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On-trade review 2008: Graham Page, Nielsen

Published:  13 March, 2009

What a year 2008 was for the on-trade. When we had the wettest summer on record and the smoking ban was introduced back in 2007 we thought things couldn't get much worse, but 18 months on and in the thick of a depression one has to consider the long term viability of the British on-trade.

What a year 2008 was for the on-trade. When we had the wettest summer on record and the smoking ban was introduced back in 2007 we thought things couldn't get much worse, but 18 months on and in the thick of a depression one has to consider the long term viability of the British on-trade.

The 2007 'double whammy' was compounded in 2008 in the form of a second dreadful summer, and all the misery that the credit crunch and impending recession brought as consumer confidence plummeted and people began to reign in their spend. In fact, the Nielsen Consumer Confidence Survey found that consumers said their spending on going out dropped drastically between October 2006 and October 2008. In 2006, 30% of consumers said they spend spare cash on out of home entertainment. By last October this number had almost halved, to 18%.

When we consider the divergence of on and off-trade pricing it is little wonder why staying in is the new going out. On trade drinks' retail pricing has increased at two to three times the RPI, helping drive the on-trade to off-trade volume switch, whilst prices in the off-trade have barely moved in 10 years (allowing for inflation).

Furthermore the foodie culture at one end of the spectrum and take away junkies at the other, digital TV (particularly for sports), internet, computer games and health concerns are all driving consumers towards the home as a venue for socialising, entertainment and, inevitably, alcoholic drinks consumption.

The drinks market is a huge £33.4 billion market overall with on trade sales by value accounting for 61% of this. Decline for the year to November 2008 stood at 4% in the on -trade while sales increased by the same percentage for Offs. At this rate, values will converge then the off-trade will overtake the on-trade sometime around 2015. In volume terms the off-trade is already ahead with 53% of the 6.8billion litre market.

Beer remains the largest Great Britain on-trade contributor, at £12.1bn, with £3.35bn in Great Britain off-trade. But within this on-trade beer was - 9% on volume and - 5% on value, to November 08 compared to the off-trade's near static -1% in volume and +1% on value, year to December 27th 2008.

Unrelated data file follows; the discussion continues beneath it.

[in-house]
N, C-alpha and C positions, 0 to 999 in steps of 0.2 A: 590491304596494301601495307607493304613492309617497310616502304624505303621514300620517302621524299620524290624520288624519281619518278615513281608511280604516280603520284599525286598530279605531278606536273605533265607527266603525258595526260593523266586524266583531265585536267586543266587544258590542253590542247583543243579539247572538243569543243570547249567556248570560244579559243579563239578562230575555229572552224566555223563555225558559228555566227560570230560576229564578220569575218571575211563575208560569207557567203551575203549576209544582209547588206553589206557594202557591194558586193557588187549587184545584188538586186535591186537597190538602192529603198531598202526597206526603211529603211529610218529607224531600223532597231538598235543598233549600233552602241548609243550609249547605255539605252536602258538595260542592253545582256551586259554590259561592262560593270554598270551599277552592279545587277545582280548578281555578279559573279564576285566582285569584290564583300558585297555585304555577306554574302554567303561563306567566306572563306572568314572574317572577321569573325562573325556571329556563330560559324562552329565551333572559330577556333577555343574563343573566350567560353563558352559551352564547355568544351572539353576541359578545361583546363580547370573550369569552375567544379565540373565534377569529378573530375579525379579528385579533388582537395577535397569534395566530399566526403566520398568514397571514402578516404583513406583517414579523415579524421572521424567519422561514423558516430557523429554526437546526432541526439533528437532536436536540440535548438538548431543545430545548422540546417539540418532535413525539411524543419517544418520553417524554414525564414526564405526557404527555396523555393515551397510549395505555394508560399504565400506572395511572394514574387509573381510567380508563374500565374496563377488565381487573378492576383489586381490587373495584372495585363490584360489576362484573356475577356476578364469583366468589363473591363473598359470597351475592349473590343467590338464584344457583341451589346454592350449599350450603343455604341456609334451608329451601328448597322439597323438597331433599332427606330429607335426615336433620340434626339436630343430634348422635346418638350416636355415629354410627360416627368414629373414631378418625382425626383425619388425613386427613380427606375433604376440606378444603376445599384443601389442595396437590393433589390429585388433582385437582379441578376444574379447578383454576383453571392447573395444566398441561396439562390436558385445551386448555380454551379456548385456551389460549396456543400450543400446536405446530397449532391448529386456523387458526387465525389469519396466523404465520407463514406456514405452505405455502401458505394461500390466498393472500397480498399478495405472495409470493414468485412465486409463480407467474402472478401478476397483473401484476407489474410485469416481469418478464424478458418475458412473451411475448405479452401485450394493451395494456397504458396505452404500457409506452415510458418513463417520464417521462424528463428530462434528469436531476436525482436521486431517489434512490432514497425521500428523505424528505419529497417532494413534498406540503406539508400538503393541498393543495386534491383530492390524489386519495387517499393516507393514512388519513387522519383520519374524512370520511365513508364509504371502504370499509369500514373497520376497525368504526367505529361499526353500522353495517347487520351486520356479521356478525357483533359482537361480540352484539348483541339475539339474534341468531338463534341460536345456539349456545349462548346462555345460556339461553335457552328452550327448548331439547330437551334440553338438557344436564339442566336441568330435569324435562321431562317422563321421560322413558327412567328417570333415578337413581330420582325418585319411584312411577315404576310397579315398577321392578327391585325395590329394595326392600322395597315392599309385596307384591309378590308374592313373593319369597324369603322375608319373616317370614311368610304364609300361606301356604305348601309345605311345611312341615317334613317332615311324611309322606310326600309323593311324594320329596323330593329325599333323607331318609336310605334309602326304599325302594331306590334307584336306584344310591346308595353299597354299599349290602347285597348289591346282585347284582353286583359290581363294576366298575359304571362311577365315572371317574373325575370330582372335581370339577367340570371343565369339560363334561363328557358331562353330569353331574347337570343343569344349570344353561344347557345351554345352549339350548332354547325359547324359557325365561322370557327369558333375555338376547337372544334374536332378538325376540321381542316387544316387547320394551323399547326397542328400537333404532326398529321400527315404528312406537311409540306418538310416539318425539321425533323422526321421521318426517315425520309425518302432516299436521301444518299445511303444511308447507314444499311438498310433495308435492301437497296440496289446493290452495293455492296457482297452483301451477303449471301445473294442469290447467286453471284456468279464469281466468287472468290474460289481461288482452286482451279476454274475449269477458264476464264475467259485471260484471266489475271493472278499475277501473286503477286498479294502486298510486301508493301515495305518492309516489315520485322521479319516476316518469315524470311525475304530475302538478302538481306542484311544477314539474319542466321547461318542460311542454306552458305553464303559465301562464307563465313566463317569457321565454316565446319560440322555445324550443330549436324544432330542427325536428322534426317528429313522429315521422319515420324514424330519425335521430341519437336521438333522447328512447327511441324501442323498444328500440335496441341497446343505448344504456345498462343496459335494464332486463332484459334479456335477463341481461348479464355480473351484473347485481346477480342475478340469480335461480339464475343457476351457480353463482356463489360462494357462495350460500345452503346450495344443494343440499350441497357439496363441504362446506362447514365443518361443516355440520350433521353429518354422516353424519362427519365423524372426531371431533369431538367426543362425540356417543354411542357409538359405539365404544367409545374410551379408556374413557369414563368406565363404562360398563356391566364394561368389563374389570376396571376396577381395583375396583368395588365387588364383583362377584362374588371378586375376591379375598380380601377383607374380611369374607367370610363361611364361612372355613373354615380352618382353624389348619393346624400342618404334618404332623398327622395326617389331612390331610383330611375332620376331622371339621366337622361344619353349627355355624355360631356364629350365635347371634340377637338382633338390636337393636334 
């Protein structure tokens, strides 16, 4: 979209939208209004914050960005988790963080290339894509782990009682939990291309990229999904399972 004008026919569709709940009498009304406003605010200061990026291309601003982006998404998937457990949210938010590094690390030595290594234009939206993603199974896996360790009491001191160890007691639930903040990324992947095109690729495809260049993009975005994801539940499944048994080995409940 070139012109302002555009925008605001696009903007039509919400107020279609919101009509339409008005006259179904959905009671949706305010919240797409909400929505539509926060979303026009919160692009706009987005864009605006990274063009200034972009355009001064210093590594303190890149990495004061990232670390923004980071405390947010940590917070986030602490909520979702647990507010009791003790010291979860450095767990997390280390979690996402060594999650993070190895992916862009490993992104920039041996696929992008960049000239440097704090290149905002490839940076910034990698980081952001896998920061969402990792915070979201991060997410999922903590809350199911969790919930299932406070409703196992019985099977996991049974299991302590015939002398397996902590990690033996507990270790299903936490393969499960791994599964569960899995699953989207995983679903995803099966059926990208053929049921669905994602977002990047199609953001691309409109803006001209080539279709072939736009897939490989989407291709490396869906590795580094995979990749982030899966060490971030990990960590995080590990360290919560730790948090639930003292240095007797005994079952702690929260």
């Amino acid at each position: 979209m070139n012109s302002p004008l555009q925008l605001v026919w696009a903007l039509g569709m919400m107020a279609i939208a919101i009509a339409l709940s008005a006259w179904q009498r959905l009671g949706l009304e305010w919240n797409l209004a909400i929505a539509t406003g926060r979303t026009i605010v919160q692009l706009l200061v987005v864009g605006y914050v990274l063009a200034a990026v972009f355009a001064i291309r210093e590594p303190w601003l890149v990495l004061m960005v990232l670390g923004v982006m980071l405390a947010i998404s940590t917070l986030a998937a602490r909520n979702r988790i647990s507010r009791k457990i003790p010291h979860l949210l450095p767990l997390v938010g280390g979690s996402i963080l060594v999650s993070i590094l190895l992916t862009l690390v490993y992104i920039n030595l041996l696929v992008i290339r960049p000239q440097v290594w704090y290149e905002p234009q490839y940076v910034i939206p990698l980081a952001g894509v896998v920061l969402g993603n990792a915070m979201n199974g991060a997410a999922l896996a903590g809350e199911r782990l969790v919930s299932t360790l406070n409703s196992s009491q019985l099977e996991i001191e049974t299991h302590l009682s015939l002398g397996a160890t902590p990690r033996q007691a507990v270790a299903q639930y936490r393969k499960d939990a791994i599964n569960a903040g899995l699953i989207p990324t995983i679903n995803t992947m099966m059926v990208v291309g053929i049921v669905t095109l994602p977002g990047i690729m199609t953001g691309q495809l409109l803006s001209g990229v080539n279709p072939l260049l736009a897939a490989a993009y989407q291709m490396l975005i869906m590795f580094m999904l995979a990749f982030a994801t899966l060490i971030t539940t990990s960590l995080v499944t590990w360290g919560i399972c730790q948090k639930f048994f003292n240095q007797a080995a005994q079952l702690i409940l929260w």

BBPA industry numbers in the last quarter of 2008 were the worst beer figures since the 1930's depression. Beers decline is of major concern to brewers and pub companies as it still accounted for nearly 57% of on-trade alcoholic drinks sales volume in 2008.

Yet Great Britain off-trade dominates spirits, wines and soft drink sales and now the grocers are after adding to their 24% of beer sales. The focus of global companies appears to be on big national or international brands. Nothing wrong with that, but with spirits holding their share and cider, wine and soft drinks growing theirs, beer is getting large chunks taken out of it, despite better than market trends from some cask ales. Wines have progressively been taking beer's position as the drink of choice in the home, for entertaining and with food.

So what will make the difference if operating in the on-trade? If you are a retailer then the post-smoking ban environment should offer many potential benefits, as on-trade becomes more attractive to all consumers over the years ahead. Once we are through the recession greater numbers of non smokers should get drawn back to on-trade outlets, because they are nicer places to be.

The current success of food focussed outlets would tend to support this. Outlets should concentrate on getting the basics right, good food and a good wine list will make a difference and excellent service levels will differentiate and make for repeat, loyal customers.

For drinks' manufacturers innovation will continue to be core and given that Great Britain consumers usually embraced new drinks products when launched first in on-trade outlets this will provide opportunities for retailers also.

Should innovation continue throughout the recession? This seems to be the billion dollar question at present and there is certainly evidence to suggest that where a new offering is fundamentally solid, success will be inevitable no matter what the economic clime is.

Younger drinkers tend to be more experimental and if innovation is targeted at this demographic it stands a good chance. The credit crunch has put a holt to many 20-somethings getting onto the property ladder and while they languish in the family home, both the desire to go out and disposable incomes here remain ripe for tapping into.

At the other end of the scale, by 2016 over 50% of the UK's population will be 50 plus. The age of the well-heeled "Grey Panther" is fast approaching. Currently the off-trade is winning here but with the right offering and tight targeting here, tapping into this segment is potentially the golden chalice for on-trade.

We should prey for a scorcher and hope that the poor sterling will keep people in the British Isles for the summer. Sacrificing the foreign holiday could well lead to a greater impetus to get out and about at home and this theme should be capitalised upon.

People will also be looking for good 'value' and creativity needs to be employed here now price crash happy hours are frowned upon. Value comes in many guises and it is possible to provide this to drinkers without slashing prices.

2009 will play out to be a tough year and there is no denying that the on-trade is certainly struggling but I believe it is far from dead, perhaps just taking a long nap before it wakes up!